view. Krassner's incendiary attacks against Catholic religion seem
less heated now that even the Pope's been making apologies, and,
though still shocking, his reports on the dire racial conflict
brewing throughout the nation at the end of the '50s sometimes seem
exhausting considering he's long since proven his point.
The jury was still out for many readers of the early Realist
regarding their attitudes toward homosexuality and whether it was a
choice or a condition, let alone whether it was acceptable. While
Krassner happily included discussion and graphic representation of
all kinds of acts commonly thought lewd and indecent, his crassness
had a strong hetero bent. He often published letters from readers who
thought he was either too supportive or too dismissive of gay culture
There was little confusion on where Krassner stood on the merit of
getting baked or dropping acid. Even for a student of the '60s, it's
surprising to see the earnestness with which that era took their
unprescribed medication. In the pages of The Realist, the visions
hallucinogens offered were as significant as any argument for civil rights.
Krassner tuned in and turned on with the rest of them, and included
in the archive is an essay he wrote about different luminaries he
tripped with, entitled, "My Acid Trip with Groucho Marx." He writes,
"By the mid '60s I had become such a dope fiend that I kept my entire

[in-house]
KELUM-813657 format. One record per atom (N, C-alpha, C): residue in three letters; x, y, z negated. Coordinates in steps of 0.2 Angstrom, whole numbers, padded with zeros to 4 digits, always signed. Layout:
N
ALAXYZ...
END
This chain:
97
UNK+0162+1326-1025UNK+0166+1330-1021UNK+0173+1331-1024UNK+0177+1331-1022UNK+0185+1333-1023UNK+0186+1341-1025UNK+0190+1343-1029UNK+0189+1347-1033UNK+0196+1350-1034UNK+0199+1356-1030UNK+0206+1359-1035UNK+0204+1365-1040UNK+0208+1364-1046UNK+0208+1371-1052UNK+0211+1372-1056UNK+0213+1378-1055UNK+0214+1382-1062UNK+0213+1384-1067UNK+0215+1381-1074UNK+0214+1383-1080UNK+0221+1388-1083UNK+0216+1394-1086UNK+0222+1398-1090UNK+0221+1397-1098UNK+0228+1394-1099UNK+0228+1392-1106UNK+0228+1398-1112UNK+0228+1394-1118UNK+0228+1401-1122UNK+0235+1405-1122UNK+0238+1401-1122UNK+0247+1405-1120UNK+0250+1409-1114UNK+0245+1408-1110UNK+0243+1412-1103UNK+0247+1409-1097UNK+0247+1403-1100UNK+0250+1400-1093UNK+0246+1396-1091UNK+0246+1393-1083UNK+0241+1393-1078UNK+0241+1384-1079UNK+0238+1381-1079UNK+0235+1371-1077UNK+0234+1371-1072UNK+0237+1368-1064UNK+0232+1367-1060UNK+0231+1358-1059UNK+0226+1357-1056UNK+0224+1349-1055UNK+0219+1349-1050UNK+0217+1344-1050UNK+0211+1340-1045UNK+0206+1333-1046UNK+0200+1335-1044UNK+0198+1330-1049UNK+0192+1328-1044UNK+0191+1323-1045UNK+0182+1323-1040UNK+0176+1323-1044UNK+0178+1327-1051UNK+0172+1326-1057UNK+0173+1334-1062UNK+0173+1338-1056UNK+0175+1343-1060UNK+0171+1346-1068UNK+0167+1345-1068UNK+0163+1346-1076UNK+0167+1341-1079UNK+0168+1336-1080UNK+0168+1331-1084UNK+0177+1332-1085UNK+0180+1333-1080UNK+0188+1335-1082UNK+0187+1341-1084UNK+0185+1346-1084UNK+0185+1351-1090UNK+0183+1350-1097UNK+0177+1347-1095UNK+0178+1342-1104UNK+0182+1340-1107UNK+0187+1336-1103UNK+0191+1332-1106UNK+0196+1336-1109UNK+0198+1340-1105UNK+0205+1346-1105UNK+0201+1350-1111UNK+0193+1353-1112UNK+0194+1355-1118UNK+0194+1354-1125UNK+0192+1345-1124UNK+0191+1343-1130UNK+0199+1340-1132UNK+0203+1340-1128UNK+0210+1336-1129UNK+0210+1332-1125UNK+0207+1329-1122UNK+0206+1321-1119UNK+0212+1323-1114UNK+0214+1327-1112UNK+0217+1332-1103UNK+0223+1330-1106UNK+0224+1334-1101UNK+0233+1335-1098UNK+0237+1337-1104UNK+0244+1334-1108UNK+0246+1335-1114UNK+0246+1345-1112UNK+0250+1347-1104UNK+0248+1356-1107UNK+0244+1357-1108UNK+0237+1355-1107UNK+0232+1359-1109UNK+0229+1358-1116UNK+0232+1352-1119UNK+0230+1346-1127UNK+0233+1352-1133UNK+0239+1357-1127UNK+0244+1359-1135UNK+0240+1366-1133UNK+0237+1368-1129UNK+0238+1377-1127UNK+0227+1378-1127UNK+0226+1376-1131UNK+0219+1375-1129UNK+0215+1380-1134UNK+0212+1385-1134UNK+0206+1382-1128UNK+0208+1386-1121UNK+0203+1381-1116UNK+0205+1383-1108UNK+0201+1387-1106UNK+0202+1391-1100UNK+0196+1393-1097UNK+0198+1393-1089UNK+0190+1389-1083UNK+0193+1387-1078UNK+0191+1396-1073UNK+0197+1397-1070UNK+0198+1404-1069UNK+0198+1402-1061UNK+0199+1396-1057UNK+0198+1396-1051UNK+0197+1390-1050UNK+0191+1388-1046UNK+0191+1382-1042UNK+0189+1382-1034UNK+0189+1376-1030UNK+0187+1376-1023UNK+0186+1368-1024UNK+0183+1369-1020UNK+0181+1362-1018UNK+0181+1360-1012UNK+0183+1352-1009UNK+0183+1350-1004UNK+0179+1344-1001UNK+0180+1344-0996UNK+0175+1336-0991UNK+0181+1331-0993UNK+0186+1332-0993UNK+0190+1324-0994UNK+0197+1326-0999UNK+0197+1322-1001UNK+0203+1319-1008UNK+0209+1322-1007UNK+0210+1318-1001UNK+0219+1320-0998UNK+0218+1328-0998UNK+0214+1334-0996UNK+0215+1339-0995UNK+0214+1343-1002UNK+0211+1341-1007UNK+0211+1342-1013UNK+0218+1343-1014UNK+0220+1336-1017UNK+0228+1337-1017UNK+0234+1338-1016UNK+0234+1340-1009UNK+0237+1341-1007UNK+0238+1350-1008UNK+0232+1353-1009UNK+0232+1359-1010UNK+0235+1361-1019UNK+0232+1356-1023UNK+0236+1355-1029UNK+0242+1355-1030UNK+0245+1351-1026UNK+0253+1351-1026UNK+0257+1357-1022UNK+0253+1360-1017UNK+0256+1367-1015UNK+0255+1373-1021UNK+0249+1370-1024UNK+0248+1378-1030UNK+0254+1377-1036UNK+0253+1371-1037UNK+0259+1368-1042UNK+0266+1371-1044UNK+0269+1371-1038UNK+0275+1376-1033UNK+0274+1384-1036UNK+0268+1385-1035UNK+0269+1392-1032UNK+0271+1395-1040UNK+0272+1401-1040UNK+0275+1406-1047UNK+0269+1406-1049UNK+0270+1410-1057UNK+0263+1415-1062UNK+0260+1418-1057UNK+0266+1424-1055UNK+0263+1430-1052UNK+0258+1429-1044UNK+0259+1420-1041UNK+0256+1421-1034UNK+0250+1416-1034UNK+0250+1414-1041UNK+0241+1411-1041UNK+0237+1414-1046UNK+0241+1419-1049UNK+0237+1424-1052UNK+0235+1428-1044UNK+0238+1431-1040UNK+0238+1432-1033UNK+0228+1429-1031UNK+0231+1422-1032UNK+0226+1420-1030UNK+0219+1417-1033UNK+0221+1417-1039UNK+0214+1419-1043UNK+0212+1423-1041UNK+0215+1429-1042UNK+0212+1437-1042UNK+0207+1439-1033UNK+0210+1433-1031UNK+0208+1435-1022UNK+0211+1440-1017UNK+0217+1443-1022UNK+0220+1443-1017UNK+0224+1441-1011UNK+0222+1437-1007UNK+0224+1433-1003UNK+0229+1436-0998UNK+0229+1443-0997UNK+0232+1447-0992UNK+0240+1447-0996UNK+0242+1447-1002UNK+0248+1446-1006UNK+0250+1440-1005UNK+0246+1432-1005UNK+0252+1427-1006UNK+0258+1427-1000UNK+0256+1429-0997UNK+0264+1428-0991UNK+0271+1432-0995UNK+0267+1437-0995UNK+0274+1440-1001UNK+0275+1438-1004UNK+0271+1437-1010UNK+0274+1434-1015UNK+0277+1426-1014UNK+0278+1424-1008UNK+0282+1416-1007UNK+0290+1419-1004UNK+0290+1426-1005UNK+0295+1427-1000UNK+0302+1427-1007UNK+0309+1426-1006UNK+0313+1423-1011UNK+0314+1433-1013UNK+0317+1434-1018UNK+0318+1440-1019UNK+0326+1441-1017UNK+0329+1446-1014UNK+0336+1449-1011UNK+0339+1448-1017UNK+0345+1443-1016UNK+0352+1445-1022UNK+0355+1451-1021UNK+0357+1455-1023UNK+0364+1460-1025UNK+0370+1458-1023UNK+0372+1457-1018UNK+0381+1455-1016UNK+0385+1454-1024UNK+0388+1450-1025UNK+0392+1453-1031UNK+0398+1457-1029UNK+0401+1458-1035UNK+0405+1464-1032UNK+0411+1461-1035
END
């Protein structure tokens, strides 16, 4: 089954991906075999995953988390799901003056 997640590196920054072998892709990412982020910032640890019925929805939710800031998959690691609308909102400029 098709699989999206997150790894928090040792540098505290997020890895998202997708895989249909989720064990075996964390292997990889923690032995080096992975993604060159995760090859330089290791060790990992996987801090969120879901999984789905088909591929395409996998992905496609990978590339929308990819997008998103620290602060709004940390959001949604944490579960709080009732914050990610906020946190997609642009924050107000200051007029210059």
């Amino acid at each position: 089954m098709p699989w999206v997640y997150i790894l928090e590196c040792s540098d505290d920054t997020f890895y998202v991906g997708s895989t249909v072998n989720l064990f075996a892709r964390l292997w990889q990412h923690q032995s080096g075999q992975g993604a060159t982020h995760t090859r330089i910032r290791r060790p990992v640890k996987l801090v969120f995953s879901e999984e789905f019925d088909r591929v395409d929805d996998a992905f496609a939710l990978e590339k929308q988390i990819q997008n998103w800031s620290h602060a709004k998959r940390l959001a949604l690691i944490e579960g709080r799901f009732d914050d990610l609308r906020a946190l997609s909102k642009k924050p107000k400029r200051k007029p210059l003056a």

stash in a bank-vault deposit box. Once a week I would don my Cosa
Nostra sweatshirt ("We aim to please!") and get my supply of LSDto
give away, sell, swallow, whatever. It was, for you brand-name fans,
Owsley White Lightning300 micrograms of separate reality. I bought
my acid from Dick Alpert to finance his trip to India where his guru
renamed him Baba Ram Dass."
It's this stash he has the opportunity to share with Marx. The elder
comedian was going to be in a new movie that featured use of the
drug, and he was curious. Krassner and he met and "ingested those
little white tabs one afternoon at the home of an actress in Beverly
Hills." Krassner liked listening to rock and roll albums while
tripping, but all that was available were Bach albums and Broadway musicals.
Toward the end of a happy afternoon, Marx said, "I'm really getting
quite a kick out of this notion of playing God like a dirty old
man.... You wanna know why? Do you realize that irreverence and
reverence are the same thing?"
"If they're not, then it's a misuse of your power to make people laugh."
"And right after he said that," Krassner wrote, " his eyes began to tear."